, ,

[Note: This post may be triggering to those who have or have experienced an eating disorder. Read at your own risk]

Even though NEDA week has technically passed, after seeing others posts and after my own experience with an eating disorder, I feel the urge to do a post of my own. Better late than never, right?

For those of you who have been reading my blog for a while, you probably already know of my past struggles with an eating disorder. Except for that awkward puberty phase, I was always really thin growing up but it was never a problem because it was just the way my body was built. Regardless, I don’t remember a time back then when I was happy with the way I looked. I always thought I was fat even though I was far, far from it. I had a good relationship with food for the most part, but not perfect. Growing up, my mom was always on some kind of diet. I guess I just thought it was natural? I have a vivid memory of being about 10 or so and typing out this list of “good” and “bad” foods and how much I could eat a day, etc. But it wasn’t until 11th/12th grade that a real problem developed. I can’t exactly pinpoint where or when or why it began, but began it did. I think it mostly started as many other’s do, as a desire to be “healthy.” I started exercising, cut out red meat and junk food, etc. I gained muscle and lost fat and everyone told me how good I looked, which made me feel GREAT. I looked GOOD. But then, I kept going. Restricting more and more and more. The problem really became a problem when my best friend at the time started regressing into her past eating disorder. Hers started the same way… as a desire to be “healthy” and get into shape for sports. She began to live solely on protein bars and shakes, mostly snack sized. Her tall and athletic frame dwindled to a scary 100 pounds. The ironic thing was that I recognized she had a problem. I fought with her, urged her to just eat, almost destroyed our friendship, all the while ignoring that I had my own struggles. Yes, I did eat breakfast, lunch, and dinner. But they consisted of exactly 1 serving of low cal cereal, 1/4 cup of nonfat milk, yogurt, Lean Cuisines, and whatever my mom could urge me to eat at dinner. I’ll never forget how dinner was always a daily fight and I can’t even bear to think of the pain my parents must have gone through to watch me slowly kill myself. Eventually, I pretty much stopped eating all together except for a little breakfast and something for dinner to make my parents happy, all the while exercising excessively. My body weight dropped to a dangerous low, I felt awful, I was always cold and cranky, my hair was falling out, and yet I thought I looked GOOD.

n201802844_30107706_5474 (Senior prom)

Looking at pictures from that time (though there are few) makes me shudder now. How could I do that to myself? I looked sickly and bony and just bad… It’s amazing how much the view of yourself is distorted.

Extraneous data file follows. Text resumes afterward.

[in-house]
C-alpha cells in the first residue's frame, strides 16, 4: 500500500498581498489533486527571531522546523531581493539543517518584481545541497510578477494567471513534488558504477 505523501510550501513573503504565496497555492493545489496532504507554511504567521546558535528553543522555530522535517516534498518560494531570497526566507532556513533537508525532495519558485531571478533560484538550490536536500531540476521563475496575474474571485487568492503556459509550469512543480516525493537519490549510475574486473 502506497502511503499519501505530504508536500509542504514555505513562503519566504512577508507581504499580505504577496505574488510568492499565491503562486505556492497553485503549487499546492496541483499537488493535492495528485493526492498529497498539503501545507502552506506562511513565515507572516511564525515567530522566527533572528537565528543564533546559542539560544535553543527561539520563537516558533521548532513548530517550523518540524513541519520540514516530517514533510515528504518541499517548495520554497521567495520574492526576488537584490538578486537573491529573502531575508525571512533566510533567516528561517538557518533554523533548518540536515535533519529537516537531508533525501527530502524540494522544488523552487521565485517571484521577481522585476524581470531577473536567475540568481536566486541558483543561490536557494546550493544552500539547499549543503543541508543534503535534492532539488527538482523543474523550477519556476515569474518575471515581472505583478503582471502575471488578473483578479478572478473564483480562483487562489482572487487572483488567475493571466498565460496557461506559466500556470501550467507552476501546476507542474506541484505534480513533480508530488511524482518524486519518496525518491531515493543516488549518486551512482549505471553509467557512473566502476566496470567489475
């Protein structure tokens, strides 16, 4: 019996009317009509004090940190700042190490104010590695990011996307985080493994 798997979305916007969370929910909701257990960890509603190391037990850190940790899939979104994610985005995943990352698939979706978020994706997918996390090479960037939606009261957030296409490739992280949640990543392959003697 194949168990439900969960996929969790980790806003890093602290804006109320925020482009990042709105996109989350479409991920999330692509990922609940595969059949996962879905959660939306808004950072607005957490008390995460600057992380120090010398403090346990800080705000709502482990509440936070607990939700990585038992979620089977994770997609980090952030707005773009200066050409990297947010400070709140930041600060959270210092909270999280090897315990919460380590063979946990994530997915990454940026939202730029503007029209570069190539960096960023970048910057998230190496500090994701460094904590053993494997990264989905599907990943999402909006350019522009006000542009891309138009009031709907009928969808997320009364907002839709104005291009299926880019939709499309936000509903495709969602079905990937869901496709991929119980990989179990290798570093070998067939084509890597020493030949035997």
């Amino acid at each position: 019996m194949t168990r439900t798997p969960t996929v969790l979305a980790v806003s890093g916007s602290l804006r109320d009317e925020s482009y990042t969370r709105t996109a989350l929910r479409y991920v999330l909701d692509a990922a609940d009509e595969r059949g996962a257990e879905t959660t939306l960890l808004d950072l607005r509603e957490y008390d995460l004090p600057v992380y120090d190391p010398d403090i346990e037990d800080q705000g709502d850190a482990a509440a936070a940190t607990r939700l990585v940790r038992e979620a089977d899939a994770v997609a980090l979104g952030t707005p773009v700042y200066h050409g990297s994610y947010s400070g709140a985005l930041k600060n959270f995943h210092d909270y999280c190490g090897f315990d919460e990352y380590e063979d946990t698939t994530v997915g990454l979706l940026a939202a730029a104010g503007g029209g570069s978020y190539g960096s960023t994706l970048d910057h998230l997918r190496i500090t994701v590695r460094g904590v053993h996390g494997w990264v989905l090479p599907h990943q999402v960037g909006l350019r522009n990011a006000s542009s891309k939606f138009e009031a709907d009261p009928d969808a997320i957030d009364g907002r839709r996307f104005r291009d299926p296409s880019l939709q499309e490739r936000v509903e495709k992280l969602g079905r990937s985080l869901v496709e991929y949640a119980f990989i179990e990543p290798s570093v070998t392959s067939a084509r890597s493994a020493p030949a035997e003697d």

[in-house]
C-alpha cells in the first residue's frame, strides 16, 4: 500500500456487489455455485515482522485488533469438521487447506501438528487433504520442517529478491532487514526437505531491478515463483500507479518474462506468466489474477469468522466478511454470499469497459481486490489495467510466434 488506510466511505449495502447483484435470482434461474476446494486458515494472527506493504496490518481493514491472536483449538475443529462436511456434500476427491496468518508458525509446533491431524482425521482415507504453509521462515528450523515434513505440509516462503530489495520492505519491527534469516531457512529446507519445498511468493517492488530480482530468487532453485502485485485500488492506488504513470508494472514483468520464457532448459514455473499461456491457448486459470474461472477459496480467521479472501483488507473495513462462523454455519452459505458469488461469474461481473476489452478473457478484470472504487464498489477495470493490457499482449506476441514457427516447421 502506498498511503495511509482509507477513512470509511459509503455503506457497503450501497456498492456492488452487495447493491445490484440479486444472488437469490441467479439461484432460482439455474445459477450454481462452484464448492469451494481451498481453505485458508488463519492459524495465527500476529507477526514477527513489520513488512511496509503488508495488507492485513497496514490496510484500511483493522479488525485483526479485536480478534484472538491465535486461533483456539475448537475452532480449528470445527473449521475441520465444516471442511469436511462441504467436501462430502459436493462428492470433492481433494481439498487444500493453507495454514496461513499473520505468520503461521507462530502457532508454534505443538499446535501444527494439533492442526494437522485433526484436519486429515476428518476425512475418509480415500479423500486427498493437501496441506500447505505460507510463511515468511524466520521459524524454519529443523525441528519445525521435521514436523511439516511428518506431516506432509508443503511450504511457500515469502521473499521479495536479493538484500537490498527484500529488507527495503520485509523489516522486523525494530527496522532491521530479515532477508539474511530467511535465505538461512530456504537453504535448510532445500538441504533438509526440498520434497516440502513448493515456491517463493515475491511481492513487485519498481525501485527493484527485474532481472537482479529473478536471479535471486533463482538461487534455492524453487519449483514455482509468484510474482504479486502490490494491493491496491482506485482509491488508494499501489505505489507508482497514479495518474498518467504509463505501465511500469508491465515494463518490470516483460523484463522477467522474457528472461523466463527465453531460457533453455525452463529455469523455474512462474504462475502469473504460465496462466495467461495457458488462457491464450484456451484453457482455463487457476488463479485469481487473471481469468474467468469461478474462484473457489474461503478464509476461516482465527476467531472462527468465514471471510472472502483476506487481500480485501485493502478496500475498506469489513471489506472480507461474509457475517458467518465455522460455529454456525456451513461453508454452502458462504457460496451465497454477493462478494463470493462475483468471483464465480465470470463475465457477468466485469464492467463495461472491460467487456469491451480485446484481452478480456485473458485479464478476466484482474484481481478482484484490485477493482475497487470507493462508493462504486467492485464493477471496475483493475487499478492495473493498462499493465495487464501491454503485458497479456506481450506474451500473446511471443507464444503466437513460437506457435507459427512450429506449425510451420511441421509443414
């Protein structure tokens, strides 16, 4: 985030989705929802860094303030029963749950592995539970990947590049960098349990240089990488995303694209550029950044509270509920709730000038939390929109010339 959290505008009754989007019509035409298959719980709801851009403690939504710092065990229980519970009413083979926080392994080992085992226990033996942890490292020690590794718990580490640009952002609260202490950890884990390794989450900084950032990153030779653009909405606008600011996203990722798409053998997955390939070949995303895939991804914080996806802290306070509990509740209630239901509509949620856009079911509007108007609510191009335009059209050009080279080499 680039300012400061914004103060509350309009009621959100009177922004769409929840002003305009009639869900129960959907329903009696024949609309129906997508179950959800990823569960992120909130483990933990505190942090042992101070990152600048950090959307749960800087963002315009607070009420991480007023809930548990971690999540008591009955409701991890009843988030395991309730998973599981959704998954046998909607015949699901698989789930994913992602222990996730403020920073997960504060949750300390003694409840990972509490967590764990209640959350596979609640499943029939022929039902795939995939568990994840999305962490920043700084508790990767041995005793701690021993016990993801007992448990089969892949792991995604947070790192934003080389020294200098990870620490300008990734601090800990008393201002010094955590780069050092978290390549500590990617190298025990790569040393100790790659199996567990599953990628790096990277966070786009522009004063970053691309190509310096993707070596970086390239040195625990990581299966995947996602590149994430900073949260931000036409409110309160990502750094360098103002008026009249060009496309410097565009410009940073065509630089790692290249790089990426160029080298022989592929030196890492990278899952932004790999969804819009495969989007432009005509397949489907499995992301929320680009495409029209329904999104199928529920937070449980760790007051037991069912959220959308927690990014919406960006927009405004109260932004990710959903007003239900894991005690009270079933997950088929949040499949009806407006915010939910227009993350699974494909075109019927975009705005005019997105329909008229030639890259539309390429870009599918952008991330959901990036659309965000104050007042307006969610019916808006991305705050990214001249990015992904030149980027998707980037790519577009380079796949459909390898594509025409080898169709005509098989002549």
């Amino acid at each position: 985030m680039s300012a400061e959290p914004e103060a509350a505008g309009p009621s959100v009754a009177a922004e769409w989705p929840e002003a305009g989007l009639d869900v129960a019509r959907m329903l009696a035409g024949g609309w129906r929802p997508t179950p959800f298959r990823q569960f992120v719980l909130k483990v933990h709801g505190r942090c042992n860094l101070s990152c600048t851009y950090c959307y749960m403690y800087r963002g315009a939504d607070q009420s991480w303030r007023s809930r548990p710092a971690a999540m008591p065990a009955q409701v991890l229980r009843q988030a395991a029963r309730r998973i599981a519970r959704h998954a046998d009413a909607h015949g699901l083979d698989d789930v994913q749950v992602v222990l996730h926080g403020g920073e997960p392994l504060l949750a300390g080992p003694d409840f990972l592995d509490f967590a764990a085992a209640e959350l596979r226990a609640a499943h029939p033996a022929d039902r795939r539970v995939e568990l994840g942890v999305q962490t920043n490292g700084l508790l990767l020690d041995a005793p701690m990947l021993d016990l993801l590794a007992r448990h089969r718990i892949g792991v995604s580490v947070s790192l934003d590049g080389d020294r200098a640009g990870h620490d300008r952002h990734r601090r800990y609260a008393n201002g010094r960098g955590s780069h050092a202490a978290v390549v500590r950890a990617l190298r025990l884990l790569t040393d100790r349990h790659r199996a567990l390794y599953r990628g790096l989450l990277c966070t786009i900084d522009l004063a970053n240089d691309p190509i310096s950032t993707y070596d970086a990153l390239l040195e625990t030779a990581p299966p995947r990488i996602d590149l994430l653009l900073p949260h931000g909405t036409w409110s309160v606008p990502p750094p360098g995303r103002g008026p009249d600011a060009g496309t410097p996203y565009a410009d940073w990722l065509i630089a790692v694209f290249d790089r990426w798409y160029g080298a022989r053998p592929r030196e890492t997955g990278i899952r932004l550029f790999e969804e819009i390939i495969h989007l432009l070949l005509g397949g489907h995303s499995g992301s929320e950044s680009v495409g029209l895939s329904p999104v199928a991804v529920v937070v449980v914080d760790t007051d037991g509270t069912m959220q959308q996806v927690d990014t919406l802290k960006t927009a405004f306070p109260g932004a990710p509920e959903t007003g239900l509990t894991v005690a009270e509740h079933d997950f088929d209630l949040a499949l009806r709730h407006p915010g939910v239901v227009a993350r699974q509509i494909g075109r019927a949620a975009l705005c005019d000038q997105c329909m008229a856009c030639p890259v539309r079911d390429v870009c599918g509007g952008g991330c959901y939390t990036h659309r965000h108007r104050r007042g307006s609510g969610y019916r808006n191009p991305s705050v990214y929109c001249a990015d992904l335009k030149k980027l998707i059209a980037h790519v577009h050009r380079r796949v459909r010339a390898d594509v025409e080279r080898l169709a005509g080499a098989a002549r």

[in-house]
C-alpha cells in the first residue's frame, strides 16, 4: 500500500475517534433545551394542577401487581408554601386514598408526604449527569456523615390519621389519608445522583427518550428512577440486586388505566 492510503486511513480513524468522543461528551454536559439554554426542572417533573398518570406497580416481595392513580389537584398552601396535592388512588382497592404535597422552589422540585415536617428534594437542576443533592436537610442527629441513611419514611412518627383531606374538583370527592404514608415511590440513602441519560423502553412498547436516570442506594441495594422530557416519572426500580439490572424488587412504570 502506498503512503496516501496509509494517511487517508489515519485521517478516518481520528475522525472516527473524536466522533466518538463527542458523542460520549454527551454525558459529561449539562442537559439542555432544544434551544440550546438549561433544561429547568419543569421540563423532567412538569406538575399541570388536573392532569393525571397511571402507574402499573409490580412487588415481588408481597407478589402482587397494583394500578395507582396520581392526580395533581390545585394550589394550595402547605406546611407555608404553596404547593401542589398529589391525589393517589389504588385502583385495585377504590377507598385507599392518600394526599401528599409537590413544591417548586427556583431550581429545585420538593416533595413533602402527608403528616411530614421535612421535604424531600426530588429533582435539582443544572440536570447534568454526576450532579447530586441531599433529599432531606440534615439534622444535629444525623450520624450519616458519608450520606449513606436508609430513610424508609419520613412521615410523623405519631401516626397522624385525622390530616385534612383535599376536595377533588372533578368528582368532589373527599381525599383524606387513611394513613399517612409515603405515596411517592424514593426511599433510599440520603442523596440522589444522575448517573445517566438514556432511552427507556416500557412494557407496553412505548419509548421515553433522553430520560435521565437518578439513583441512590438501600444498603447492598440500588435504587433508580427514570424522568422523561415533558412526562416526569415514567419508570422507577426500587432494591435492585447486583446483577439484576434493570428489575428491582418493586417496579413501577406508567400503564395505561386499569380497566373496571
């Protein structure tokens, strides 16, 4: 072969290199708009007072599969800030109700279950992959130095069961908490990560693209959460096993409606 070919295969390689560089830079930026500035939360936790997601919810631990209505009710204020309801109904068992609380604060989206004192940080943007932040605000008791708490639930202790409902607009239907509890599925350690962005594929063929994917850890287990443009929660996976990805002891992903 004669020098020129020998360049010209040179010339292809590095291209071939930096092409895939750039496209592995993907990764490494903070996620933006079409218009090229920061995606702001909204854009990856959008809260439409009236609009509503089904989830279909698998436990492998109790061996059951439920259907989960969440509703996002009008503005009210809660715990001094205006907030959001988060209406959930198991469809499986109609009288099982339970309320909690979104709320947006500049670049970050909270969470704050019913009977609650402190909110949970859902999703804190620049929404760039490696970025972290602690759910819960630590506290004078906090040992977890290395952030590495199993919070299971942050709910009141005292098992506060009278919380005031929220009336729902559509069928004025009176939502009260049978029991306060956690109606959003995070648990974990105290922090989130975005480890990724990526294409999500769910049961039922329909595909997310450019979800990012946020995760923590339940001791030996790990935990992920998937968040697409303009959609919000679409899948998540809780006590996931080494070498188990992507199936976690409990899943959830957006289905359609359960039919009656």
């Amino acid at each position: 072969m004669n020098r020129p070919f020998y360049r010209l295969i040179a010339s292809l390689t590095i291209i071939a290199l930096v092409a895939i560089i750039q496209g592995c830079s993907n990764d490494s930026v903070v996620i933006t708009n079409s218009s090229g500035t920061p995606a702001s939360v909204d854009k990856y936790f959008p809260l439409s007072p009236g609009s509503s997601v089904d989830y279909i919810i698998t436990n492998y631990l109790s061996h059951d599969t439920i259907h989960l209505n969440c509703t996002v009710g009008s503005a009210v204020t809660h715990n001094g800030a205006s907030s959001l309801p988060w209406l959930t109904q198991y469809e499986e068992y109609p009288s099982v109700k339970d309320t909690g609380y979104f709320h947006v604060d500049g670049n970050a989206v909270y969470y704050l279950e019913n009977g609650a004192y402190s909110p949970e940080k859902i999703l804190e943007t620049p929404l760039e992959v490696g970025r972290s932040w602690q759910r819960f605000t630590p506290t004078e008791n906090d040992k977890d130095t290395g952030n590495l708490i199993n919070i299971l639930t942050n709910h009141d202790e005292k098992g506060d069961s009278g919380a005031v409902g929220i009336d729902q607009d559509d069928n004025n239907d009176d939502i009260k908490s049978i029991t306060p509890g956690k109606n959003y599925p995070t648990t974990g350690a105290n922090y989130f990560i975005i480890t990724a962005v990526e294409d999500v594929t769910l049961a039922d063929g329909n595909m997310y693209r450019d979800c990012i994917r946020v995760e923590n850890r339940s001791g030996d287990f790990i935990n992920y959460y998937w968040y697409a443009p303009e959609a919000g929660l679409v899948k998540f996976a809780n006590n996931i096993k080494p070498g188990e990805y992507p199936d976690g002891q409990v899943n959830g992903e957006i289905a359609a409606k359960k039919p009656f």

In any case, the tipping point came when I was with my best friend after a basketball game one night. She was changing in the locker room and it was the first time I had seen her like that since she had gotten as bad as she had. And the image of every single bone in her body protruding will haunt me forever. I remember thinking she looked so brittle… that just one small move and she could break in two. It broke my heart. I can’t even put into words how that felt. And then I took a long, hard look at myself and realized I had a problem of my own.

As far as recovery, I’m still not sure how it happened. I never saw a therapist or anything like that. After high school and going our separate ways, both my friend and I began to get our bodies to a healthy point. After years and years, I finally had a healthy relationship with my body and food and I give that credit to running. It gave me something to work for, something to get my body healthy FOR. And I know that without my faith, I would have never got through. So, I became healthy and happy.


At least on the surface.. Mentally, I still struggled with extreme guilt and whatnot due to food. A healthy relationship with food, I did not have. There were still certain things I wouldn’t let myself eat.. or certain amounts. If I ate more than I thought I should, or things I thought I shouldn’t, I would be overcome with extreme guilt that would cause me to over exercise. And then running, which first started off as a stress reliever/life saver at the time, turned into yet another thing just to burn calories. I burned WAY more than I was taking in with running 20+ miles a week and I thought I finally had a handle on everything until I was hit with earth shattering news in December of 2009 – the stress fracture. No more running. No more intense cardio. No more nothing. How was I supposed to burn calories? And then, then, I was put on bed rest… at first, I freaked out. I thought I was going to gain weight and be fat and etc. and really struggled. And then I found out that one of the causes of my stress fracture was my eating disorder. And that put things into a different perspective. I truly believe that my stress fracture was my wake up call. If it hadn’t have happened, I have no idea where I would be now. Do I have a good relationship with food now? Mostly. Certain people that have come into my life since then (and even some that have left) have helped me in my struggles more than they will ever know. Like any normal woman, I still have my “fat” days and I still struggle with food guilt sometimes. But I know that I need to fuel my body properly and get it to a healthy place if I’m ever going to be able to run again. And so my message to those of you that do not have a healthy relationship with food, it impacts more than you know. It’s not worth it. It’s really not.